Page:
United States District Court, E.D. Washington
ORDER GRANTING DEFENDANT'S MOTION FOR SUMMARY
JUDGMENT, INTER ALIA
R. SUKO Senior United States District Judge
THE COURT are the Plaintiff's Motion For Summary Judgment
(ECF No. 13) and the Defendant's Motion For Summary
Judgment (ECF No. 15).
Jo Rumple, Plaintiff, applied for Title II Disability
Insurance benefits (DIB) and Title XVI Supplemental Security
Income benefits (SSI) on June 18, 2012. The applications were
denied initially and on reconsideration. Plaintiff timely
requested a hearing which was held on June 11, 2014 before
Administrative Law Judge (ALJ) Moira Ausems. Plaintiff
testified at the hearing, as did Vocational Expert (VE)
Thomas A. Polsin. On September 5, 2014, the ALJ issued a
decision finding the Plaintiff not disabled. The Appeals
Council denied a request for review of the ALJ's
decision, making that decision the Commissioner's final
decision subject to judicial review. The Commissioner's
final decision is appealable to district court pursuant to 42
U.S.C. §405(g) and §1383(c)(3).
facts have been presented in the administrative transcript,
the ALJ's decision, the Plaintiff's and
Defendant's briefs, and will only be summarized here. At
the time of the administrative hearing, Plaintiff was 41
years old. He has past relevant work experience as a material
handler, a child monitor, a laminator, a siding applicator, a
construction worker, and as a housekeeper cleaner. Plaintiff
alleges disability since November 19, 2010, on which date he
was 38 years old. His date last insured for Title II benefits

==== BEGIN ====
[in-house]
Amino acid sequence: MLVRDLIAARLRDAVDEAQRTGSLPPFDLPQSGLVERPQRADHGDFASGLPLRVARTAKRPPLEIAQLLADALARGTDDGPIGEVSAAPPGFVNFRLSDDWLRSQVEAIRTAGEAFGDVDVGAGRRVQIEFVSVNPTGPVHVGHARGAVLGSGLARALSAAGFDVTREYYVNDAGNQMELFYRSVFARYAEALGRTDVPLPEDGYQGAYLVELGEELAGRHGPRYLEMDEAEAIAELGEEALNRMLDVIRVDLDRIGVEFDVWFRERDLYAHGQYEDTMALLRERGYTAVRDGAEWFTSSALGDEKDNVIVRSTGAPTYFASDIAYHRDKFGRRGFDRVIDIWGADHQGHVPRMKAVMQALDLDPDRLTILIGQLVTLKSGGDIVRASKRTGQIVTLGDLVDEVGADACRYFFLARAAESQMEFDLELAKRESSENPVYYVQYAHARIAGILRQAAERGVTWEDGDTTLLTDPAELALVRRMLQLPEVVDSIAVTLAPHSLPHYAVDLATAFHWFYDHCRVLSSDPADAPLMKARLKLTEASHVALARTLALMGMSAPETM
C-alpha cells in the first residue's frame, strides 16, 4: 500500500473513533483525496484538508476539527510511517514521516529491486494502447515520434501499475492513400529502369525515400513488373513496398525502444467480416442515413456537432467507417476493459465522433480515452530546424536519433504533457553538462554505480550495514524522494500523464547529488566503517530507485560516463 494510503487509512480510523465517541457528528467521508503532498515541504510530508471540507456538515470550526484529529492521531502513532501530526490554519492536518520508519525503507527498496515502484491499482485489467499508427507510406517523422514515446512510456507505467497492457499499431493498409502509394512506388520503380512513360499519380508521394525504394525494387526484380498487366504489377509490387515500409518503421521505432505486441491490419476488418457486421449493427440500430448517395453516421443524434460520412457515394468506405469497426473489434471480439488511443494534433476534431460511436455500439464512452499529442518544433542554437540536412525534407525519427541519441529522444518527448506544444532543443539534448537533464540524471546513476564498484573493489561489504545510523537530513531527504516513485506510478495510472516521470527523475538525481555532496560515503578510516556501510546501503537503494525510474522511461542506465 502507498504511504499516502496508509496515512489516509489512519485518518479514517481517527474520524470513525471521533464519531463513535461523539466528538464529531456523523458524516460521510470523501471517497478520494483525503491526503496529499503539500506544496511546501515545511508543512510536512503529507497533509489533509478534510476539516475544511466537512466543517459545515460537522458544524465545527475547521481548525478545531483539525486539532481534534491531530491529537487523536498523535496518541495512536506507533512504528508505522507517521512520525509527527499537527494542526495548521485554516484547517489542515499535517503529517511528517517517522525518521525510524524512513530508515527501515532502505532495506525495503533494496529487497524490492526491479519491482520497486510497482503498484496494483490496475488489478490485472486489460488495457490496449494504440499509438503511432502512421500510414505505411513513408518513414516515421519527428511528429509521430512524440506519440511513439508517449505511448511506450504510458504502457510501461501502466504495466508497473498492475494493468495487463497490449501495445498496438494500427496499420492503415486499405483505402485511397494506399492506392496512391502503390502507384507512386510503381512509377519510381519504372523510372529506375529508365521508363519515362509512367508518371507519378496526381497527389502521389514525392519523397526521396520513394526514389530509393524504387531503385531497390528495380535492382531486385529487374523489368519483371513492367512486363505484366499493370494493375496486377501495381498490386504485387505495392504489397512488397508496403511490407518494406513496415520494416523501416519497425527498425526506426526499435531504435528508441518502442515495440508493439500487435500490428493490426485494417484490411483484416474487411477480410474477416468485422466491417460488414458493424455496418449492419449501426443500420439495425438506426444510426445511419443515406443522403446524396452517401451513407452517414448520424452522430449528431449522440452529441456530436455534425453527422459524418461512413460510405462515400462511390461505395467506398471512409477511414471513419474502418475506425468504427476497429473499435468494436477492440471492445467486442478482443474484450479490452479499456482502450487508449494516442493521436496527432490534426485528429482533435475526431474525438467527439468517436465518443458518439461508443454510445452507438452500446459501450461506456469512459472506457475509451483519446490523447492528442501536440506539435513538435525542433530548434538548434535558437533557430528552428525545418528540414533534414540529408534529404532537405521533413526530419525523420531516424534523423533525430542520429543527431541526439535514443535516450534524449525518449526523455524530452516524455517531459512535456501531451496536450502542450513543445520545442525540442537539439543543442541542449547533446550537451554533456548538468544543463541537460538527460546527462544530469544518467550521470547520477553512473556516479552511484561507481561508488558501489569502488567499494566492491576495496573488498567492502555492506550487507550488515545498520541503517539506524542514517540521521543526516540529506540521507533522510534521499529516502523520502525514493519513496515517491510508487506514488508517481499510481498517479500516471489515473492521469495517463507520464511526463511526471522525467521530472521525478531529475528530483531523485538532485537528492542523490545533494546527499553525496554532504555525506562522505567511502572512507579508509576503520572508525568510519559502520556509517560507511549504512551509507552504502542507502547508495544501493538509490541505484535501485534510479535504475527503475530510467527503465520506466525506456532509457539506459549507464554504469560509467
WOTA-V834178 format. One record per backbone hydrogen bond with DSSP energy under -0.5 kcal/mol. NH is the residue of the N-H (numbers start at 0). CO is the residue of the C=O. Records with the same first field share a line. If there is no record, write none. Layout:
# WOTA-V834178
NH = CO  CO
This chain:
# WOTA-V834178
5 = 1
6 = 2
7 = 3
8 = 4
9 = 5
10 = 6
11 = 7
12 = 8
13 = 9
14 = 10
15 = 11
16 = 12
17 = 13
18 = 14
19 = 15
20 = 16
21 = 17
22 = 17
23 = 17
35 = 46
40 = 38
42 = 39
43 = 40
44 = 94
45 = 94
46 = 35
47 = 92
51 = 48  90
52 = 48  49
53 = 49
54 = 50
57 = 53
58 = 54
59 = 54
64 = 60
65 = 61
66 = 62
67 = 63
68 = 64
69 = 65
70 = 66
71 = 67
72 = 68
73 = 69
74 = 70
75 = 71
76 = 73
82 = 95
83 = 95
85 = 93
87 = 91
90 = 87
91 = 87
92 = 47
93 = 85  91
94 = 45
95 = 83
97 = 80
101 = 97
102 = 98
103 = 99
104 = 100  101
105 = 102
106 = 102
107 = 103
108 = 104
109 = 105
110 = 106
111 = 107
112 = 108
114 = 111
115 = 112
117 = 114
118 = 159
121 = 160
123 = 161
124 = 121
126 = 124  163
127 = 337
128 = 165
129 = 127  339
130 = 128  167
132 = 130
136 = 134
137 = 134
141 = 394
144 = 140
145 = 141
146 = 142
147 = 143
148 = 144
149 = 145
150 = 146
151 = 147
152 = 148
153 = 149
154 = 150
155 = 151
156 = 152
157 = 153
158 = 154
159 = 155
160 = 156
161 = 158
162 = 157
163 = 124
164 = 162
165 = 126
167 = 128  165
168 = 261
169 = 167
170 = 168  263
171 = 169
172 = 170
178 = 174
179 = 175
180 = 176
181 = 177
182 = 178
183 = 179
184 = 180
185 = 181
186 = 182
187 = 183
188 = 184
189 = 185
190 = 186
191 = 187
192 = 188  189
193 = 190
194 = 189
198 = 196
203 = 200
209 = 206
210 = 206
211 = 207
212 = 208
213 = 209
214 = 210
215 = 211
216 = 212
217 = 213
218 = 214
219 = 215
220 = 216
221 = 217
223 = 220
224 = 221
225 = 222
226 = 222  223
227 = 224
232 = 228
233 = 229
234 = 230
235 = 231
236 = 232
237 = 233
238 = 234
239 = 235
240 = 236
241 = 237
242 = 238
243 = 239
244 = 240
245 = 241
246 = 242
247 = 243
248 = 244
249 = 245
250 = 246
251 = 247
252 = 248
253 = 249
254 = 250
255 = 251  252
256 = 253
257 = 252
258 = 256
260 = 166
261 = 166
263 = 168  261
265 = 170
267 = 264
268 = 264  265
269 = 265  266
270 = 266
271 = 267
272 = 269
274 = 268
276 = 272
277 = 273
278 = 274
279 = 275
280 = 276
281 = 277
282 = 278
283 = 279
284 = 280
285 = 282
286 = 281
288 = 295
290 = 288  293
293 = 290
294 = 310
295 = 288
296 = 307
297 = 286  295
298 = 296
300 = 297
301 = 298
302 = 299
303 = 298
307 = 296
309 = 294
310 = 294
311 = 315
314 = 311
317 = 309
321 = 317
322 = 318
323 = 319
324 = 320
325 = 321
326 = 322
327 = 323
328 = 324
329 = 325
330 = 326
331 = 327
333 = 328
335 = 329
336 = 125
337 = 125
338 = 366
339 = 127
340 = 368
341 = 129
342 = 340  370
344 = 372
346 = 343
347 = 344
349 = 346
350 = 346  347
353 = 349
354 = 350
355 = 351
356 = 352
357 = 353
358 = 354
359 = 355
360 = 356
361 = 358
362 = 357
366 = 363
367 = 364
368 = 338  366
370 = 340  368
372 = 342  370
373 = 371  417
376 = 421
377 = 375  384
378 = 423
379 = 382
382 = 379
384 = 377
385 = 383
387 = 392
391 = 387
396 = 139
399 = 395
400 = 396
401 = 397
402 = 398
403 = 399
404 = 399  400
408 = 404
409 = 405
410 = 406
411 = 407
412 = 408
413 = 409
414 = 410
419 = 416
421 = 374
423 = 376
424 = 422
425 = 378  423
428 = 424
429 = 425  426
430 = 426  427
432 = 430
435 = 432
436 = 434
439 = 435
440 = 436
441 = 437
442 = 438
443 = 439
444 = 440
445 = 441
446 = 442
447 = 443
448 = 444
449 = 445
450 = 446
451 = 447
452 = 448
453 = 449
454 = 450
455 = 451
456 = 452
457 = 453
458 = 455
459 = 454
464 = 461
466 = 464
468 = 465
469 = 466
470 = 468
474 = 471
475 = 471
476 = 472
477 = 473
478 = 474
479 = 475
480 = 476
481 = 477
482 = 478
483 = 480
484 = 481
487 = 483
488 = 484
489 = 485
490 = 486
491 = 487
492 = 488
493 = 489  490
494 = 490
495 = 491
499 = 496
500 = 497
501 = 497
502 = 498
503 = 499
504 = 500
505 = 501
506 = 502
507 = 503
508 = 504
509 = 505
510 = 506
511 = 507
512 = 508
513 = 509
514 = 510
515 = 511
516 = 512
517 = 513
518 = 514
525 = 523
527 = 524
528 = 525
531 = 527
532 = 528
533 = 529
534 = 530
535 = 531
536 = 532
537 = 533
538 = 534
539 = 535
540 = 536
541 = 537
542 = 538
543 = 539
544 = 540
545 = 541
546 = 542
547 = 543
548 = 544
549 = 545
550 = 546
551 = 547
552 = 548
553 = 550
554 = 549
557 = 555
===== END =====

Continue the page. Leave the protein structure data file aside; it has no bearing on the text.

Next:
was December 31, 2015.
[Commissioner's] determination that a claimant is not
disabled will be upheld if the findings of fact are supported
by substantial evidence...." Delgado v.
Heckler, 722 F.2d 570, 572 (9th Cir. 1983). Substantial
evidence is more than a mere scintilla, Sorenson v.
Weinberger, 514 F.2d 1112, 1119 n.10 (9th Cir. 1975),
but less than a preponderance. McAllister v.
Sullivan, 888 F.2d 599, 601-602 (9th Cir. 1989);
Desrosiers v. Secretary of Health and Human
Services, 846 F.2d 573, 576 (9th Cir. 1988). "It
means such relevant evidence as a reasonable mind might
accept as adequate to support a conclusion."
Richardson v. Perales, 402 U.S. 389, 401, 91 S.Ct.
1420 (1971). "[S]uch inferences and conclusions as the
[Commissioner] may reasonably draw from the evidence"
will also be upheld. Beane v. Richardson, 457 F.2d
758, 759 (9th Cir. 1972); Mark v. Celebrezze, 348
F.2d 289, 293 (9th Cir. 1965). On review, the court considers
the record as a whole, not just the evidence supporting the
decision of the Commissioner. Weetman v. Sullivan,
877 F.2d 20, 22 (9th Cir. 1989); Thompson v.
Schweiker, 665 F.2d 936, 939 (9th Cir. 1982).
the role of the trier of fact, not this court to resolve
conflicts in evidence. Richardson, 402 U.S. at 400.
If evidence supports more than one rational interpretation,
the court must uphold the decision of the ALJ. Allen v.
Heckler, 749 F.2d 577, 579 (9th Cir. 1984).
decision supported by substantial evidence will still be set
aside if the proper legal standards were not applied in
weighing the evidence and making the decision. Brawner v.
Secretary of Health and Human Services, 839 F.2d 432,
433 (9th Cir. 1987).
argues the ALJ erred in: 1) evaluating the medical opinions
of record; and 2) discounting Plaintiff's credibility.